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Oops! Is that your tinny? Sharks bite boats by accident

Daniel Fleming believes this same shark attacked his boat twice within six months near Pottsville. Photo: contributed by Daniel Fleming
Daniel Fleming believes this same shark attacked his boat twice within six months near Pottsville. Photo: contributed by Daniel Fleming Daniel Fleming

SHARKS that have "attacked" small boats on the North Coast recently are unlikely to have done so deliberately, a professional fisherman has said.

And University of Newcastle shark expert Dr David Powter said the magnetic field emitted by a tinny was similar to the field emitted by the living creatures sharks like to eat.

Kingscliff resident Daniel Fleming yesterday said he believed his boat had been attacked by the same shark twice within six months and Byron Bay fisherman Robbie Graham was knocked into the water less than a fortnight ago when a white pointer charged his tinny.

BACKGROUND:

Dr Powter, a University of Newcastle lecturer in environmental science, said the shark that attacked Mr Fleming's boat was a great white.

Dr Powter said sharks were usually attracted to fishing boats by blood in the water and weakened fish.

However, there is another reason why they can tend, on occasions, to attack small boats.

"Sharks have an electro sense with which they detect the weak magnetic fields living things produce, an electric field which is replicated by an aluminium boat," Dr Powter said.

"It's not uncommon they would explore objects because of that sensory information they are receiving."

"A lot of it has to do with whatever is in the water at the time, it's getting a whole of information and then naturally responding to that sensory information."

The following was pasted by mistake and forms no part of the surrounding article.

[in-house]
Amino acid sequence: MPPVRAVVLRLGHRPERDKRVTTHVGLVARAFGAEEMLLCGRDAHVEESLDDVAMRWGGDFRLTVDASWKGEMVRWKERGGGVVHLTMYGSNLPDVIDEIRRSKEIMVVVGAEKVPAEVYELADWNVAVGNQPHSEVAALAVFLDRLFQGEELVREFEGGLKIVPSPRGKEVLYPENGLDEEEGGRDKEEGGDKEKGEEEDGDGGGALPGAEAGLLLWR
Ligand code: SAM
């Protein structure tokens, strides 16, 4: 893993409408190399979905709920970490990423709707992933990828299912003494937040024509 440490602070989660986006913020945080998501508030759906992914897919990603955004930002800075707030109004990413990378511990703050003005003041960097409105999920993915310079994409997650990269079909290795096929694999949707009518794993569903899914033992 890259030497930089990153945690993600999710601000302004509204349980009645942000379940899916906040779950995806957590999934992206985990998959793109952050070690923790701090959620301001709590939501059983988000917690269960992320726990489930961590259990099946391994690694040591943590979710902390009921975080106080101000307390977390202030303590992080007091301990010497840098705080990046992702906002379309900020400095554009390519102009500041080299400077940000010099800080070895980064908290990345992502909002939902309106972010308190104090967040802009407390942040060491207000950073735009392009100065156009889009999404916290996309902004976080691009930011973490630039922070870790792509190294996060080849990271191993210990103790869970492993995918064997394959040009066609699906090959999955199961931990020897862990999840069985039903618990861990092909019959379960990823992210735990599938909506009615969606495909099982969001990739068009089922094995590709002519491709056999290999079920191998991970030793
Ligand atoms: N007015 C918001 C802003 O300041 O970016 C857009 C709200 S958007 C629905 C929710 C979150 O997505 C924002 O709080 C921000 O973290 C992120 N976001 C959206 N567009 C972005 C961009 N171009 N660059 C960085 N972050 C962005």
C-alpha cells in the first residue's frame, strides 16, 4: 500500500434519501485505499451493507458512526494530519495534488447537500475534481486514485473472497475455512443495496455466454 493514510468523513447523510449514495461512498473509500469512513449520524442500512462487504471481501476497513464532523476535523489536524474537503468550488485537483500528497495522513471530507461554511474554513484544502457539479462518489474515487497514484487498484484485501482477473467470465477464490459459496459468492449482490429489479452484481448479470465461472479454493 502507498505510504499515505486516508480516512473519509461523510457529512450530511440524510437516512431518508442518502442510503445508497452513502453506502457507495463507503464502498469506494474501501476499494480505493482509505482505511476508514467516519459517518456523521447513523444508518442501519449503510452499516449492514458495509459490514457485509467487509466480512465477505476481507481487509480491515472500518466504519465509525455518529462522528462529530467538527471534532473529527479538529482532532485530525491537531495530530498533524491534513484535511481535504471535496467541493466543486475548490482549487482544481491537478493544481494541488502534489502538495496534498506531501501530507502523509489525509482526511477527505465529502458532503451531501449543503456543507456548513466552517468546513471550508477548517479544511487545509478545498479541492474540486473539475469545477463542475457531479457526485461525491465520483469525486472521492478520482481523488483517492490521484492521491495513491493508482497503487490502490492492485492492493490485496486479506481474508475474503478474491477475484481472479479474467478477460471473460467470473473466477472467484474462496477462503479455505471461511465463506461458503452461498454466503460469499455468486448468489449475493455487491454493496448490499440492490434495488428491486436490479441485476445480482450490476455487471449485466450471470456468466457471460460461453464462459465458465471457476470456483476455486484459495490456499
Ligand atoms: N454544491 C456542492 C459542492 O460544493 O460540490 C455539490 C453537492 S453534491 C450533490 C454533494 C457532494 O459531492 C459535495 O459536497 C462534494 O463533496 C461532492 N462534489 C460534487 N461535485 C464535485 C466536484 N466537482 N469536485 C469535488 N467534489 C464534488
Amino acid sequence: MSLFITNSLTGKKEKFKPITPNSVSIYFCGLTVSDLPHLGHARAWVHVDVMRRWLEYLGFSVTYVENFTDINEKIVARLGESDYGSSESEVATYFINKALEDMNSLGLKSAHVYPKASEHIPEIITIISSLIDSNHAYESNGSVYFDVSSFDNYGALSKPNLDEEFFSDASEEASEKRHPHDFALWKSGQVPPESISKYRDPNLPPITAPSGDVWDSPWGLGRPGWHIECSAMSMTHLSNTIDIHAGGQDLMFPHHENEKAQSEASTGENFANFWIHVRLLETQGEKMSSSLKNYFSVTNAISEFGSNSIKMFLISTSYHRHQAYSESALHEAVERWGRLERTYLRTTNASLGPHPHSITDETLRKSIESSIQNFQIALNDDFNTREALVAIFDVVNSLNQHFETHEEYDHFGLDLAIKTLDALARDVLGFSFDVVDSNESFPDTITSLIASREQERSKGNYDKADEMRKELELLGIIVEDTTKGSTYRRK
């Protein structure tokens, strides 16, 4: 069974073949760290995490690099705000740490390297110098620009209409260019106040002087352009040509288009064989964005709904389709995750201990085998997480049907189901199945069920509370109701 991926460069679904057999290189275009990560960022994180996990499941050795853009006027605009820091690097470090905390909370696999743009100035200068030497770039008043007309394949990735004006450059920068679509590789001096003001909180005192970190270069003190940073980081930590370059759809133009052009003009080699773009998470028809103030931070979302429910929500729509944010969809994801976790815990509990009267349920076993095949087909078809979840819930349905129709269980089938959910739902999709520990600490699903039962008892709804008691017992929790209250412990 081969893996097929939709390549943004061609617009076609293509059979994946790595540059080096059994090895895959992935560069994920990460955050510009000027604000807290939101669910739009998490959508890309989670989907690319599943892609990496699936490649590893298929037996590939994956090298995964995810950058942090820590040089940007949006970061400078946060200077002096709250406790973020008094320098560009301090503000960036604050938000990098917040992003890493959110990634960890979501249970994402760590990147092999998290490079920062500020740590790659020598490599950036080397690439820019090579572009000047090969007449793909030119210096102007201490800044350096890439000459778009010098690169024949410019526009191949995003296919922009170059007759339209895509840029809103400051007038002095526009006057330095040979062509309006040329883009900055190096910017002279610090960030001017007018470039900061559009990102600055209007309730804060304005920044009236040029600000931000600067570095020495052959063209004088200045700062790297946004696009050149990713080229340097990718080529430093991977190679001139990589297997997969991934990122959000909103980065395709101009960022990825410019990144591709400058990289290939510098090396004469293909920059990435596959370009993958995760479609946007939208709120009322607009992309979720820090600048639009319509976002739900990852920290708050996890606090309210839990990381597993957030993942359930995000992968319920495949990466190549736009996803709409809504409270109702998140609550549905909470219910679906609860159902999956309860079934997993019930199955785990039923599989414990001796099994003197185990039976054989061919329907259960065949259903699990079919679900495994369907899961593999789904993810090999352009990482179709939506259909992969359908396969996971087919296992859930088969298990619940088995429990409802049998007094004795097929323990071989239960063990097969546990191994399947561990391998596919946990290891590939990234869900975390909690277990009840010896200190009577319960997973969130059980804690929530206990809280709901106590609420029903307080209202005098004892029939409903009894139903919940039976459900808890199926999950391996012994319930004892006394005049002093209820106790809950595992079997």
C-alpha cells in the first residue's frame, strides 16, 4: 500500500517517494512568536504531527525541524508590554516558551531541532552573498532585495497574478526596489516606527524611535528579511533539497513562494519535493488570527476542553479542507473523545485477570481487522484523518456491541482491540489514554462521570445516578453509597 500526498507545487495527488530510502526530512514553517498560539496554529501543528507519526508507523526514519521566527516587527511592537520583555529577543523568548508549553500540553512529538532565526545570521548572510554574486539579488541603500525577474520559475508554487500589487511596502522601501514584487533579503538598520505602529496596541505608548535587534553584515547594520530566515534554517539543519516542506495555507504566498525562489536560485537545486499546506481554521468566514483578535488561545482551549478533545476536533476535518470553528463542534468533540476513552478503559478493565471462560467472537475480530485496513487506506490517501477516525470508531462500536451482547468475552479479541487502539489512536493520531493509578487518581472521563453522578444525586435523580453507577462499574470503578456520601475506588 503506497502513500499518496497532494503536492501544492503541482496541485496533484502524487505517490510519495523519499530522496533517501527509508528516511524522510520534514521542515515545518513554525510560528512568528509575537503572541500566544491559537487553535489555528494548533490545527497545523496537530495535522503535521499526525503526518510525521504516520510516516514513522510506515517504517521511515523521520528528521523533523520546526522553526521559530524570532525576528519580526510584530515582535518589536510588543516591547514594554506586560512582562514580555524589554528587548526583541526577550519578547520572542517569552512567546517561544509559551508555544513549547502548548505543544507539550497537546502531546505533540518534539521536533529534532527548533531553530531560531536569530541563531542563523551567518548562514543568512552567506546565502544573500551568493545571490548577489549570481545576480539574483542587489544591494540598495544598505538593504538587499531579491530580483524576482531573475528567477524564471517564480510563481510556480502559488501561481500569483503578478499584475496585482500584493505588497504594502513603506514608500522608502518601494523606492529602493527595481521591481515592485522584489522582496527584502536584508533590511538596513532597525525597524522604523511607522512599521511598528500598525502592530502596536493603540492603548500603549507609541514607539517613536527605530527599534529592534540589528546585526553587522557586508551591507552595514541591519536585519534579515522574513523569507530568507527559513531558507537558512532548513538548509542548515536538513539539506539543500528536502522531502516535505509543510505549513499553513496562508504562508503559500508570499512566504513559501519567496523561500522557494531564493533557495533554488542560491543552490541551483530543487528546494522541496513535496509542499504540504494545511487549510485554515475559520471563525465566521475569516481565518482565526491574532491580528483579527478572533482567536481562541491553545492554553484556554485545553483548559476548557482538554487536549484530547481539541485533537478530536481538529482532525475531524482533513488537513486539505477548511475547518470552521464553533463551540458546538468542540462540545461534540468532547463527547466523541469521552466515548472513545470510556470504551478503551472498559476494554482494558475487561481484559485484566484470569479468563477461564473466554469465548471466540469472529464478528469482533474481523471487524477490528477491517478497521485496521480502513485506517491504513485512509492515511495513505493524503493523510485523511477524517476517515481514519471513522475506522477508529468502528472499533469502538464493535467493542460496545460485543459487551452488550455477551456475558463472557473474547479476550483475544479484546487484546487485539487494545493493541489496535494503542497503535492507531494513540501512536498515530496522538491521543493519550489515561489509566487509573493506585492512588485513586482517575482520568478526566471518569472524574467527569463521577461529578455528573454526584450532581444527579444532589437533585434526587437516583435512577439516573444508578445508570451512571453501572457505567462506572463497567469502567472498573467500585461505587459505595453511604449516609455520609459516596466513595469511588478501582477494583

News of Mr Fleming's and Mr Graham's run-ins follows a run of shark incidents and attacks on the Northern Rivers.

Byron part-time professional fisherman Mark Stewart, who had his own face-to-face encounter with a great white at Cape York a few years ago, said such incidents were usually accidental and a result of a shark going into a "frenzy" while chasing fish.

"They're not trying to knock the person out of the boat to eat them," Mr Stewart said.

Several years ago during a fishing expedition off the tip of Cape York a shark - believed to be a tiger shark - charged his friend's boat and bit the propeller.

"It bent the blades so we couldn't get into gear… we had to get towed back to the beach and get the propeller fixed," he said.

"It happens quite often."

Mr Stewart added that this year was an exceptionally "bad year" for shark numbers, with a steady stream of sightings, reports of line fisherman losing their catch, and the tragic fatal attack on Tadashi Nakahara last month.

"We've got a lot of pelagic species moving through with the warm water, this year we've had exceptionally warm water, it's one of the longest spells of warm water I can remember. That

"There's more sharks this year than this area has ever seen."

Last week Ballina Shire Council held a meeting with shark experts and Tweed Shire Council (Byron Shire Council was invited but chose not to attend) to discuss technologies to make beaches safer, including aerial patrols and sonar detection.

Topics:  great white sharks, sharks




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